Using Regression

In the Bottanicus Interactus video (at the time below), the authors show that they are able to determine where at on a long plant stem is being touched, and interact with it in a way that resembles using a slider moving continuously between two points.











The Touché system uses a Support Vector Machine Learning algorithm, which is capable of both classification and regression; two types of machine learning tasks. In classification, a machine learning system detects what type of events have occurred - in this case, the type of touch that occurred. In regression tasks, a machine learning system maps the distance between two points to control a parameter - so, for instance, you could map the distance travelled by the hand between two points on a plant stem to the value of a volume slider. 

in the ESP system, classification is currently supported; regression is not. In order to use Touché to control a continuous stream of value between one point and another, the ESP system would need to be modified to support regression.

(For more info on the principles behind classification and regression, check Rebecca Fiebrink's Kadenze course, Machine Learning for Musicians and Artists). 

finer discrimination

Determine whether or not it is possible to detect the touches of individual leafs, as opposed to detecting whether "a leaf" has been touched. It may be that this is possible, but dependent on the type of plant involved - a plant with thicker, more "solid" leaves may return a conductive pattern that's better at discriminating between individual leaf touches than the thin, loose leaves of the fern plant.

gesture timeouts

If you watch the videos of the Touché system in action above, you may have noticed that there were occasionally instances in which there is a short "bounce" during the transition between one gesture class and another. In the Air Plant example, when the hand is moving from a "Resting Hand" position to a "No Hand" position, the ESP system will falsely recognize a "Tickling" gesture.

A potential remedy for this situation is to add a Class Label Filter to the ESP's gesture recognition pipeline. This class will allow the system to get rid of the erroneously recognized gesture class. Adding this filter to the ESP pipeline is something I'm planning on exploring in future experiments. 



The Processing sketches shown in the videos, and the ESP session data, can be found here. You'll need to make sure you have Processing installed on your system to run the sketches, and have followed the installation guide for setting the ESP if you want to run the included sessions. 

On NDA's and vague Non-Compete Agreements as a junior employee

When I was working at a small software company in the Midwest as a junior developer, I was asked to sign an NDA / Non-Compete agreement. It was an amended agreement to the one I had signed upon first starting my employment. During the process of signing the first agreement, I had signed it without asking any questions - because I simply hadn’t known any better.

At the time of the second agreement, the company had been dealing with some IP infringement issues, so it was logical and understandable that they would ask their employees to sign an updated agreement.

However, upon reading this agreement, I had felt a bit uncomfortable with the rather vague nature it presented.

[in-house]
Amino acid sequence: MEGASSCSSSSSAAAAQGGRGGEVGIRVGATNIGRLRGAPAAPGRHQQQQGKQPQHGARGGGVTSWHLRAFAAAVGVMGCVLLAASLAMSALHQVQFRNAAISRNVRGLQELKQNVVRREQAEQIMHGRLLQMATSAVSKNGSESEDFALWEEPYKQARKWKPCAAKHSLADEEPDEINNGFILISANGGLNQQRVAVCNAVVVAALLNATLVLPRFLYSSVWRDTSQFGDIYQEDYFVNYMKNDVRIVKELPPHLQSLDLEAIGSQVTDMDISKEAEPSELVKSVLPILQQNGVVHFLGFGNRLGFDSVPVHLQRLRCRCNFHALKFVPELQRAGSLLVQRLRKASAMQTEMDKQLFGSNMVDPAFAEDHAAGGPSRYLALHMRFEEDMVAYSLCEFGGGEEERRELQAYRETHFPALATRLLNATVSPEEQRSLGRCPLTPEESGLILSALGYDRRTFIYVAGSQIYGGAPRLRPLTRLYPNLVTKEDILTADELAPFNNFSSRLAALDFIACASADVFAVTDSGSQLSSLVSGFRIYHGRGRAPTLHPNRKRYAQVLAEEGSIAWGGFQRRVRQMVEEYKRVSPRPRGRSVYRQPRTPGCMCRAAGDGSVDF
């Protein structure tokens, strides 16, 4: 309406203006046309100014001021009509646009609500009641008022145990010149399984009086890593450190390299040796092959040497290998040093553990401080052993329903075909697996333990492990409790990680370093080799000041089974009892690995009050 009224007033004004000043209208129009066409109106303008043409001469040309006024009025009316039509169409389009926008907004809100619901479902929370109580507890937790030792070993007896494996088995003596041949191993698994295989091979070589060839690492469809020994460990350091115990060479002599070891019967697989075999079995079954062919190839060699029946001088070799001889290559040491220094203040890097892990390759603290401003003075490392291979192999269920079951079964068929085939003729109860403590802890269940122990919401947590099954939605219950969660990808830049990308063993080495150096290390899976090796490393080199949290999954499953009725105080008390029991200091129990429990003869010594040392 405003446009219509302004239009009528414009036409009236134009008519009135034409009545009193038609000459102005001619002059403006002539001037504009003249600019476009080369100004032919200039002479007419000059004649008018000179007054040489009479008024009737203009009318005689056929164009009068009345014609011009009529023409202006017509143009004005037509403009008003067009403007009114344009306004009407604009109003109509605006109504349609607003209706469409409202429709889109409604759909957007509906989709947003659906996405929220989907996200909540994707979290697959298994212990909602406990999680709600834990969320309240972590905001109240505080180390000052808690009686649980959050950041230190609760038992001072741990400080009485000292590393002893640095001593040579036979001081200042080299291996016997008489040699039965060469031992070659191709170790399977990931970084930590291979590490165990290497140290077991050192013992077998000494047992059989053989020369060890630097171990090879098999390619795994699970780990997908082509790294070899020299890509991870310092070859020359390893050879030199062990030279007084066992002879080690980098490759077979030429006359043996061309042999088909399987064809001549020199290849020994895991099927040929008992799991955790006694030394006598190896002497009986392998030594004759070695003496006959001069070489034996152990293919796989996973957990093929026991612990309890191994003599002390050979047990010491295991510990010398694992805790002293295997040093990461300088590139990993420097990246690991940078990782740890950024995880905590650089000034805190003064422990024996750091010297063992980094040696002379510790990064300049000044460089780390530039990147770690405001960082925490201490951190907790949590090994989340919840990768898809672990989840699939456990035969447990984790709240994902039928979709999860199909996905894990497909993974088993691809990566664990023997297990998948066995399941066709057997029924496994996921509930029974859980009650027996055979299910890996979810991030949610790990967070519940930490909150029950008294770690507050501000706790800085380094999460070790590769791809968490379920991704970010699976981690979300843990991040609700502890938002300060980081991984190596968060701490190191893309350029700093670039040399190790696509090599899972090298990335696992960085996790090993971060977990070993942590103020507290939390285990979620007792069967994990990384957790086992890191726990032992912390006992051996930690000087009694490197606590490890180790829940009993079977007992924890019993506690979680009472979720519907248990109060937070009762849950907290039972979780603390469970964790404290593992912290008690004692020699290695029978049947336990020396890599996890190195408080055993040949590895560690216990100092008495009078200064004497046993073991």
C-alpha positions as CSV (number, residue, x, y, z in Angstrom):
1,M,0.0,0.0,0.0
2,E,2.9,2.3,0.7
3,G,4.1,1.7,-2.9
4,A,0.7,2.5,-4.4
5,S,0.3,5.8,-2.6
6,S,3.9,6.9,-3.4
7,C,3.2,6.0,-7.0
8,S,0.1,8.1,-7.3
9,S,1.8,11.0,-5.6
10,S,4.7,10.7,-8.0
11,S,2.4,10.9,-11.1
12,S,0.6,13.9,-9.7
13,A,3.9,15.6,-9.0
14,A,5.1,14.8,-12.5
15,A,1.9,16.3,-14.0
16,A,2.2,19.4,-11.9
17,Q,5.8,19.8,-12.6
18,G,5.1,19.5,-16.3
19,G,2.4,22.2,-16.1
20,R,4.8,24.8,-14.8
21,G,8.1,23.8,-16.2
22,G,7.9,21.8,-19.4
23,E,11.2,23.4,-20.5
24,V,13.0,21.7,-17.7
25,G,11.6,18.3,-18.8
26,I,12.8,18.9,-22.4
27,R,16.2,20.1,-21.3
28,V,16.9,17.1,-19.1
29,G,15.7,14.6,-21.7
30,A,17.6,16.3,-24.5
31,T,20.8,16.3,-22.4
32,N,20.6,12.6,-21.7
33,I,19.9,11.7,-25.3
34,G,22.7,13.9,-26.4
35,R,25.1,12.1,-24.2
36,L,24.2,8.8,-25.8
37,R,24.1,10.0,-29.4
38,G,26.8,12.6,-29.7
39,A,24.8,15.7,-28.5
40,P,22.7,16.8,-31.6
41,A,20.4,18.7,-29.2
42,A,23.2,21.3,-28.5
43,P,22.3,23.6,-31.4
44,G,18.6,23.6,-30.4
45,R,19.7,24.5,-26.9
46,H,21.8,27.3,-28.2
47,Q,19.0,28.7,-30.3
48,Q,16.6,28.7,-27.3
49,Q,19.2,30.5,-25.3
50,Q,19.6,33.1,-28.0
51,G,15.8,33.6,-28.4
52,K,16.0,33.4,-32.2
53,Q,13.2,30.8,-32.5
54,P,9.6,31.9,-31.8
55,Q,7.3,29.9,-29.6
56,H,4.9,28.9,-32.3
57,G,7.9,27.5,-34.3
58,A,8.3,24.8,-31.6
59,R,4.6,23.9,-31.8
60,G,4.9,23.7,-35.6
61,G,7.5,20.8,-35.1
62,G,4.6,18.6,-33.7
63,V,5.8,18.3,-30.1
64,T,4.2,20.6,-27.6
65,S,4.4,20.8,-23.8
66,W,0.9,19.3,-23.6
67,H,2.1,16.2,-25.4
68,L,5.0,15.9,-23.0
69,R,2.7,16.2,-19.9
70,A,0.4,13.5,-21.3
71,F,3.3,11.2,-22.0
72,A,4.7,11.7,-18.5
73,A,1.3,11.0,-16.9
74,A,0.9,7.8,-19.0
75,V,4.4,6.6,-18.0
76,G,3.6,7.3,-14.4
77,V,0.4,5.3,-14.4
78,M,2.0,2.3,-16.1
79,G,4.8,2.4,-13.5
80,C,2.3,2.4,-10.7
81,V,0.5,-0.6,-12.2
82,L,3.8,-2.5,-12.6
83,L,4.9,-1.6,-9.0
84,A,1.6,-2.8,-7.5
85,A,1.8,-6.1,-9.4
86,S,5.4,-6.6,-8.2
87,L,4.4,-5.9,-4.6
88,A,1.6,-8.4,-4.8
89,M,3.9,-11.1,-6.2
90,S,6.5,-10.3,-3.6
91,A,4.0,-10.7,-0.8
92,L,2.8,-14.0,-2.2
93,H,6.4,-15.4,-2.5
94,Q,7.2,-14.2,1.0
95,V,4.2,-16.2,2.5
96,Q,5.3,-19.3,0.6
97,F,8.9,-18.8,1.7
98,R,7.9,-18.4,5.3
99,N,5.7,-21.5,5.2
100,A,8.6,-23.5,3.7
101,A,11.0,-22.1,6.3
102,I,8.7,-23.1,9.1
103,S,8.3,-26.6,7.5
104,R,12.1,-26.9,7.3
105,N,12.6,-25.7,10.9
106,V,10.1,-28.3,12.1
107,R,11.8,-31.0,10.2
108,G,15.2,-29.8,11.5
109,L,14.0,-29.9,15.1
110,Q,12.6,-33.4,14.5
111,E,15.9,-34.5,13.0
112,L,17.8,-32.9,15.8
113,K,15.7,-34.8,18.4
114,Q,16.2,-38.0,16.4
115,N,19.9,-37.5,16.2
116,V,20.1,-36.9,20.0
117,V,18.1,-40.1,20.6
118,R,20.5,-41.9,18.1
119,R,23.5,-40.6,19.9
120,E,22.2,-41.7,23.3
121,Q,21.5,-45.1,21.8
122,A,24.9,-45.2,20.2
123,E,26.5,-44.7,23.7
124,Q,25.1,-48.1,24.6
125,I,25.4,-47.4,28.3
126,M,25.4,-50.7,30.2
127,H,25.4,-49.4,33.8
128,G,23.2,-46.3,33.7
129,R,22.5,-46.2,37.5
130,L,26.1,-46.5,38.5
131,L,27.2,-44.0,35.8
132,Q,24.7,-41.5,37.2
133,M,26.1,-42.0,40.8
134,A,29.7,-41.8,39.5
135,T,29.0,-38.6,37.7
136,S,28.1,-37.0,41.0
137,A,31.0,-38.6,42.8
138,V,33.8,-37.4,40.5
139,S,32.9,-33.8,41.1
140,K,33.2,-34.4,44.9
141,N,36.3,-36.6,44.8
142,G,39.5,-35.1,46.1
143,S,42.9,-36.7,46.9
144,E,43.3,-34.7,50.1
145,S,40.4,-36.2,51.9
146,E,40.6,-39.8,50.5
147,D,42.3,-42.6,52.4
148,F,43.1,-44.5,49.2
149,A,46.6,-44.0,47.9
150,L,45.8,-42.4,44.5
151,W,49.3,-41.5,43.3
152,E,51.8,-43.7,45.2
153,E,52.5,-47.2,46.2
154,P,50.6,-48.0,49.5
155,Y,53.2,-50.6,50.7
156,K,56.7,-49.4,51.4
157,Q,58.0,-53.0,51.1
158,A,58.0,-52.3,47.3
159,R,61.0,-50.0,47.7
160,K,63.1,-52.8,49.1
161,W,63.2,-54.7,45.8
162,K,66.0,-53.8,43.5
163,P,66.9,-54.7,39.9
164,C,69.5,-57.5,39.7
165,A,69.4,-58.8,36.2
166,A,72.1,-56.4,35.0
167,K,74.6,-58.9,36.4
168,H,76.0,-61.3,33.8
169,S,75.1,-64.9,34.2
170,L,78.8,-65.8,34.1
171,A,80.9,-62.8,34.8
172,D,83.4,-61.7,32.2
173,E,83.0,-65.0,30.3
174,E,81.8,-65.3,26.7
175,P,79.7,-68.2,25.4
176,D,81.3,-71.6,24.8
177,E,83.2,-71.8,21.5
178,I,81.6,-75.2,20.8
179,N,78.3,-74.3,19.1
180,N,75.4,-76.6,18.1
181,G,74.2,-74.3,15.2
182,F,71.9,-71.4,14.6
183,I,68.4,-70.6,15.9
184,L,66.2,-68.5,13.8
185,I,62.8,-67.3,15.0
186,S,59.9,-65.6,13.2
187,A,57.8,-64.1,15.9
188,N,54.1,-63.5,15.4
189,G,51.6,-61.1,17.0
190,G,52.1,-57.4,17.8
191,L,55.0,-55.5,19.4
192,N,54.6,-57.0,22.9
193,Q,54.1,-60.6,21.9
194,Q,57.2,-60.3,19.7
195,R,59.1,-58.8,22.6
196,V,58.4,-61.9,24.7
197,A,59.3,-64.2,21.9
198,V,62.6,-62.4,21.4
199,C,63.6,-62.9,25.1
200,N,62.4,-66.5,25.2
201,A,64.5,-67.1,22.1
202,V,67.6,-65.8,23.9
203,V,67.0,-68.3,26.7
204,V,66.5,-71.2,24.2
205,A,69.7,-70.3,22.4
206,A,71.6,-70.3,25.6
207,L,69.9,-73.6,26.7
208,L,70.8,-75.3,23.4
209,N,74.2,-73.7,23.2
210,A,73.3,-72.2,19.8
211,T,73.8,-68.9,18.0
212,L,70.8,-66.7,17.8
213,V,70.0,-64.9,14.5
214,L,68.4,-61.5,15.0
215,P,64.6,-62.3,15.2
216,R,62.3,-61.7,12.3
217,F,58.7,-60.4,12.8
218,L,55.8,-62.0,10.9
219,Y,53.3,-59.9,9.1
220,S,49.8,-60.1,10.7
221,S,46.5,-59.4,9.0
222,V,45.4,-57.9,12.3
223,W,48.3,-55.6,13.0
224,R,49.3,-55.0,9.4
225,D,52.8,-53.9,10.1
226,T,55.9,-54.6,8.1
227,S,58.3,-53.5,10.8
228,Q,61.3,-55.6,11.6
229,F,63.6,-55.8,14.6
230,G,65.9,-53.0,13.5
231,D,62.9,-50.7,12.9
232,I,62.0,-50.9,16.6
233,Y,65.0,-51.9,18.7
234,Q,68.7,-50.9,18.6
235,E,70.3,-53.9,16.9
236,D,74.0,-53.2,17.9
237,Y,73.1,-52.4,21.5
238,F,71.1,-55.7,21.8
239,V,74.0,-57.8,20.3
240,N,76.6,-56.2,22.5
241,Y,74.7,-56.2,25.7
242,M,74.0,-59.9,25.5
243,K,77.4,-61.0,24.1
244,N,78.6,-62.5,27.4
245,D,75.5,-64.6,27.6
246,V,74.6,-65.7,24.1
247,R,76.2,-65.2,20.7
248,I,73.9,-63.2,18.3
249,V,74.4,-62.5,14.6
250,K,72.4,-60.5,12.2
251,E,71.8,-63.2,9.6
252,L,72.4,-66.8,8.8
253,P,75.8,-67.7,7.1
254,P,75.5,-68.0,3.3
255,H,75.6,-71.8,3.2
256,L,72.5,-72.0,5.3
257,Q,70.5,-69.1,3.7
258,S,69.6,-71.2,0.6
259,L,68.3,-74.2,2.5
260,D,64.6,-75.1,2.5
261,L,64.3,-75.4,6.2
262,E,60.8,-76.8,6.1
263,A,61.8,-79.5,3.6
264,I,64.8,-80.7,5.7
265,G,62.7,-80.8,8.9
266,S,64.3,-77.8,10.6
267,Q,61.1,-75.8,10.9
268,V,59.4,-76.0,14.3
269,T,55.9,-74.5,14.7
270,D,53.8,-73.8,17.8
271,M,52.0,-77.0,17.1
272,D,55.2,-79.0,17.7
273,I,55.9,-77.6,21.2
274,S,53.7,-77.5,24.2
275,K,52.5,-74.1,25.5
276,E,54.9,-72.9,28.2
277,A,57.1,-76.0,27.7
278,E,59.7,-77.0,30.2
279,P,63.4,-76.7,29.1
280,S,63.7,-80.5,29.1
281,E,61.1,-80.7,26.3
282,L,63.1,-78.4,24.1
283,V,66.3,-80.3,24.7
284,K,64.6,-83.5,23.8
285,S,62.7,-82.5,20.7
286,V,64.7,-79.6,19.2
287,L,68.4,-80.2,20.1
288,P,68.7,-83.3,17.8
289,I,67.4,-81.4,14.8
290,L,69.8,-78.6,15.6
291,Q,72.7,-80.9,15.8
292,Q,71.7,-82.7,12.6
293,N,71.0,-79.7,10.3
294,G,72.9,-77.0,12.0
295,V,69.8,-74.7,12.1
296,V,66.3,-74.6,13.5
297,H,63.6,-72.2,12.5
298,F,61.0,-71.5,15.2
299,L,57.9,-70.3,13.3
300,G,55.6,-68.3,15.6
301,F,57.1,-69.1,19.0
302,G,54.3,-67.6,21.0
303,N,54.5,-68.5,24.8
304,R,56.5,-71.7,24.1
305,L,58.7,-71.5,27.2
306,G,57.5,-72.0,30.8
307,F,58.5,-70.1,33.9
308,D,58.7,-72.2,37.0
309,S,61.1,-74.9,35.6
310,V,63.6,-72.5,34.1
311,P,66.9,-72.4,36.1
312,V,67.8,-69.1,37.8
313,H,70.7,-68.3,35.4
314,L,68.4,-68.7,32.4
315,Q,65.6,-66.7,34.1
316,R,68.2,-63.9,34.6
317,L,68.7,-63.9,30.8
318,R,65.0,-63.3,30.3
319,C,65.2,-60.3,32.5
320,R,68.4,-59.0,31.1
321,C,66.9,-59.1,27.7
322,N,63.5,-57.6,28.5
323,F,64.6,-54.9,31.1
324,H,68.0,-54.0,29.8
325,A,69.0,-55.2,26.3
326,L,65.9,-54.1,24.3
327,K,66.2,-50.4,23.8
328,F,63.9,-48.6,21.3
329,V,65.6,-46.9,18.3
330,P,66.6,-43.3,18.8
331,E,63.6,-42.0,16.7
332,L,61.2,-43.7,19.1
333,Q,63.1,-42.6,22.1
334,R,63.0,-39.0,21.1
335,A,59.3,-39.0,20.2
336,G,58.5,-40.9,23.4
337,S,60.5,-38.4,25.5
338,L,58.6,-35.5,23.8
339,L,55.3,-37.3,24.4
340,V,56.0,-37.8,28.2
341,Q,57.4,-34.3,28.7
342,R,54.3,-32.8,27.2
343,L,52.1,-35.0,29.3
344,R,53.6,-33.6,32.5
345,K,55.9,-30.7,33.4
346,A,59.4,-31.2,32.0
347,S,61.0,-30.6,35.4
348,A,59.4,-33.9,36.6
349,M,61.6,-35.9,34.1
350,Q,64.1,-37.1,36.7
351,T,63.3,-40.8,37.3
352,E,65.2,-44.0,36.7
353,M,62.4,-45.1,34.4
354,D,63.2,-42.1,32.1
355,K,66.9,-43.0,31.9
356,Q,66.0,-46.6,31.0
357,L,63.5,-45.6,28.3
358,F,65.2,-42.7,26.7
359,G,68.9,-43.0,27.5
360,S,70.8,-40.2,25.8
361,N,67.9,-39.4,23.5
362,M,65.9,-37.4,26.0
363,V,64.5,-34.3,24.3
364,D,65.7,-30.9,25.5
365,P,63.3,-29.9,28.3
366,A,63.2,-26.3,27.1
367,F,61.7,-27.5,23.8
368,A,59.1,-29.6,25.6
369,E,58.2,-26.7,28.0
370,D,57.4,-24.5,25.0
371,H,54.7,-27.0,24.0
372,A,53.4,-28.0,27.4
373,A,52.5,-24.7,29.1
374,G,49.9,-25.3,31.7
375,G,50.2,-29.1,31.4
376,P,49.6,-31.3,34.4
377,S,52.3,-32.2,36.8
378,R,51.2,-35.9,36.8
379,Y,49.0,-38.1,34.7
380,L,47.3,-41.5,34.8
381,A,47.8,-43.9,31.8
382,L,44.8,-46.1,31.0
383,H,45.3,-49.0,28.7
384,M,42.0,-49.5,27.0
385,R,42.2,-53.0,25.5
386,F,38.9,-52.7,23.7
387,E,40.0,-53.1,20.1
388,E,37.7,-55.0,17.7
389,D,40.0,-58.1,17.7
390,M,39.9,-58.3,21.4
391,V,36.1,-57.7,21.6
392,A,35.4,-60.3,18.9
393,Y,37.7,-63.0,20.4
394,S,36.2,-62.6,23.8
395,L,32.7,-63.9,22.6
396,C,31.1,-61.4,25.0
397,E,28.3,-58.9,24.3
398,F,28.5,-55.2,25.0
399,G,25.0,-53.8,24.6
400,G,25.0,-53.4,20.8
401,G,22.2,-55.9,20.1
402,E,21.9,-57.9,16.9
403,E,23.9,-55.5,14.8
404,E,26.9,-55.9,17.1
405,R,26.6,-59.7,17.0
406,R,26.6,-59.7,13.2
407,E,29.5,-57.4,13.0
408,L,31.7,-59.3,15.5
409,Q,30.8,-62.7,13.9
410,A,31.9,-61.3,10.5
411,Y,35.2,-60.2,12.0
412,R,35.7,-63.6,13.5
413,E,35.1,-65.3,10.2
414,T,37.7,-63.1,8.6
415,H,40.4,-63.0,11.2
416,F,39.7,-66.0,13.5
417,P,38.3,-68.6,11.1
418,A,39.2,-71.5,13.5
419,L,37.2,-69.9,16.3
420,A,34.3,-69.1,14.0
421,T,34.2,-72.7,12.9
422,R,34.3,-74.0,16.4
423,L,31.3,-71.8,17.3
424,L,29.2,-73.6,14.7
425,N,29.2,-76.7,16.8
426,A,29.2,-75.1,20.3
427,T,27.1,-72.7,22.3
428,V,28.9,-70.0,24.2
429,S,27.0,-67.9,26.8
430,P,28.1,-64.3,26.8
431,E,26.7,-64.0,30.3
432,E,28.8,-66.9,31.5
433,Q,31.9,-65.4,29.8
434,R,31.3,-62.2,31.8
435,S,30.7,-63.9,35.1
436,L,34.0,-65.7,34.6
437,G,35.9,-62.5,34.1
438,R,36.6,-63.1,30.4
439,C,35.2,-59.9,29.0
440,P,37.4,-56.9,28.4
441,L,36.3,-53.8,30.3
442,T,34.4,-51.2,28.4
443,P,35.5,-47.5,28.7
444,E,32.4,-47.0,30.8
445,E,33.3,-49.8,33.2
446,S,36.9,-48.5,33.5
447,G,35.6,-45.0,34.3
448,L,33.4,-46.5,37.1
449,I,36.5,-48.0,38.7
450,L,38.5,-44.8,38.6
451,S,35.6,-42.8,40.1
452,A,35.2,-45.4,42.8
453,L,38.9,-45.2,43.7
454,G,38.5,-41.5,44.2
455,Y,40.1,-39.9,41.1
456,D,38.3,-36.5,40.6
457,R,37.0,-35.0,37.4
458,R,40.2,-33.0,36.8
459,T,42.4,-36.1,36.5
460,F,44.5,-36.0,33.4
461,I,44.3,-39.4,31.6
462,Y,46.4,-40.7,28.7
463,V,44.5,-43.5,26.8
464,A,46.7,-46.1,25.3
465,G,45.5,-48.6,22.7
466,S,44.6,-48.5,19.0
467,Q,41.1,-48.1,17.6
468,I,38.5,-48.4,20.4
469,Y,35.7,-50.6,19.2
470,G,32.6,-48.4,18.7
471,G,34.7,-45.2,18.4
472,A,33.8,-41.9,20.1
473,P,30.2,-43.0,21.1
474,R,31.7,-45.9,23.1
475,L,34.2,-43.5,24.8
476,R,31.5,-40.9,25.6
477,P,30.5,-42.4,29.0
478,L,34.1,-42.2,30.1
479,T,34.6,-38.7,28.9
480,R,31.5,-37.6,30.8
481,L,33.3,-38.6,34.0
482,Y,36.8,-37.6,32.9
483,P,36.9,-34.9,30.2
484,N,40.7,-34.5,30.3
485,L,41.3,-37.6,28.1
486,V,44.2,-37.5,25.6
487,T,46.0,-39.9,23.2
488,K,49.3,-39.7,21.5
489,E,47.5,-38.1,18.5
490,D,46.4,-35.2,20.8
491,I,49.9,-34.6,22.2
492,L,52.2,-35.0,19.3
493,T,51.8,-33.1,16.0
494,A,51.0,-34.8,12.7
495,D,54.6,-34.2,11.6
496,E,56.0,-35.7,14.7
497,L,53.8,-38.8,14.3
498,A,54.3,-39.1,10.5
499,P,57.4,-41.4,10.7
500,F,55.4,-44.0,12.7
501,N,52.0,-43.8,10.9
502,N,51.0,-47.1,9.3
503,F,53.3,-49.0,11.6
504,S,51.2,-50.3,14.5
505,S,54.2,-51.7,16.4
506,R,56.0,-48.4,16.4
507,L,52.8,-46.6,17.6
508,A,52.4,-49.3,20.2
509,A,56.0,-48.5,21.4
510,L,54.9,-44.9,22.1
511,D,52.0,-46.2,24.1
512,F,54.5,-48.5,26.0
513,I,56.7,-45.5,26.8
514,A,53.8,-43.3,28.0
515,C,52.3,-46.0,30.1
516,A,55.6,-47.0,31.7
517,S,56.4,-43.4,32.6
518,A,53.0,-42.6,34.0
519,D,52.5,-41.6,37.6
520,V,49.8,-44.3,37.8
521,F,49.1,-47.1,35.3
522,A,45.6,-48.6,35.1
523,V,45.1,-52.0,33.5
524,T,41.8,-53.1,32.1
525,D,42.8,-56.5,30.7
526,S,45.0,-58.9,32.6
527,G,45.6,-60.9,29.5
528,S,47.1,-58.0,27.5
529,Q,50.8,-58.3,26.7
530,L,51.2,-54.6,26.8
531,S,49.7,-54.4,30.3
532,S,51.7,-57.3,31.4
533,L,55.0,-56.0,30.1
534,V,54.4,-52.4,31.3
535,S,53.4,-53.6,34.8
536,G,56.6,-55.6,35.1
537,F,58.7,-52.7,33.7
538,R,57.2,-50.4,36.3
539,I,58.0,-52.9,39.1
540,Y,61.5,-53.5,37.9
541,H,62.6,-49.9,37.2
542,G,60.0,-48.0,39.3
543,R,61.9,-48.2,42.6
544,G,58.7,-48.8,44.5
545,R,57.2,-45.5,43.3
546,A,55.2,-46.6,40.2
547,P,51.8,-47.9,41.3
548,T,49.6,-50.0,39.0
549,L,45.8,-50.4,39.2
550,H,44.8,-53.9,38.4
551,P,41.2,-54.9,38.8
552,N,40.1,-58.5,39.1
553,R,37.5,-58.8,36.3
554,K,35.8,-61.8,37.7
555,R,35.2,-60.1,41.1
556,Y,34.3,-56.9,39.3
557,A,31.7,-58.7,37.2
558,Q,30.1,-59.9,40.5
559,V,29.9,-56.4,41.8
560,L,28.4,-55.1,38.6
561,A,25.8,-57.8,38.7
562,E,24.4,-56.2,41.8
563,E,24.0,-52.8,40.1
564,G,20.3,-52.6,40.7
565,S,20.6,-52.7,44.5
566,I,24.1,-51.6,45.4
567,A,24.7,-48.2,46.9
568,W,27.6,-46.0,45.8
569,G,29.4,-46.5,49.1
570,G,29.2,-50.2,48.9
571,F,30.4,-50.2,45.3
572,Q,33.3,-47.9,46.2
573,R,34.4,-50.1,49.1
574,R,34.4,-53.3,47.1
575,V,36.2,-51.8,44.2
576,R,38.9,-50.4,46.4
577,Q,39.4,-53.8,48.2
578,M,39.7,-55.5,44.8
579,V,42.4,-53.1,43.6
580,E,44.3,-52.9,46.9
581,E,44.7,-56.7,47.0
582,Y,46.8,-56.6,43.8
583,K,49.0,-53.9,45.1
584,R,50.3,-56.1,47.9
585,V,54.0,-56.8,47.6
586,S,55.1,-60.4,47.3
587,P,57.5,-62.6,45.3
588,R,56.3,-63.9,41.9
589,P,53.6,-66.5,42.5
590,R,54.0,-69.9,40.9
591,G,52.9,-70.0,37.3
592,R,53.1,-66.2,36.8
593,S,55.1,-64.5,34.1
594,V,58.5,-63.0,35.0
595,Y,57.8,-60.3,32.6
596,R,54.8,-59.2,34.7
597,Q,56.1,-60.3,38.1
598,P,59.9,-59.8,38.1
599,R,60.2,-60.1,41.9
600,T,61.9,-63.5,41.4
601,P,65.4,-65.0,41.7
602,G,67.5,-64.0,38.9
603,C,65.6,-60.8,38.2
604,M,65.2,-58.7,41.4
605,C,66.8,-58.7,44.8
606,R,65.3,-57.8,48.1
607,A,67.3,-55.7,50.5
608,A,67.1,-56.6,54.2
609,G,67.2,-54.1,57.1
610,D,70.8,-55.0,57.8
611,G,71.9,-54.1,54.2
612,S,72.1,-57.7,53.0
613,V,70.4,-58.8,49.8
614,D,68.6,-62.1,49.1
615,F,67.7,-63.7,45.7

A redacted version of the agreement is shown below - as you can see, by being as vague as possible in terms of definitions of any of the a full advantage to the company. In particular, Section 6, the Non-Compete section, is troublingly vague - “Direct competition” is an incredibly nebulous term. In particular, it the agreement purports to cover several different industries...all of which cover an extremely broad range of activities.


After reading the agreement, I met with the COO of the company to express my concerns and ask questions intended for clarifying the scope of the document.

During this process I was given verbal assurances that the Company would only seek to enforce it if went to work for any of the company’s direct competitors - even though this was not spelled out in the agreement.

I still felt uncomfortable with this, but in the end, I ended up signing the agreement for the rather simple reason of...I needed to keep my job.

Roughly a year after I had left employment with this particular company, I was in another process of job searching, and was interviewing with a startup that was in one of the fields listed in Section 6, the Non-Competition section.

I decided to ask a lawyer to review the agreement, to be on the safe side, and because I was curious as to whether or not the agreement would even be enforceable. In addition to their own law practice, the lawyer I talked with also had experience working with startups in the Venture Capital industry.

After I sent over the NDA for them to review, they responded with this assessment:

This NDA would not be enforceable, as there is no clear scope on the limitation of enforceability. That does not mean that they may not try to enforce it, but this would not stand under Ohio law (assuming that is the law governing this doc). This is clearly a form off the internet and the person copy and pasting it together clearly had no idea what they were doing.

I couldn’t help but laugh upon reading this...simply put, it had been more or less my gut reaction, as well.

So, a few lessons from this experience:

1) It’s normal to feel pressure to sign these types of I had mentioned, I signed it out of the very normal fear of not wanting to lose my job in the event that I refused to sign it.

2) That being said, do not be afraid to ask questions regarding NDA’s / Non-Compete Agreements.

2) If possible (especially in regards to a full-time position), have a lawyer review the agreement!

3) Be willing to say no to signing an agreement that’s either too restrictive, or makes you feel uncomfortable.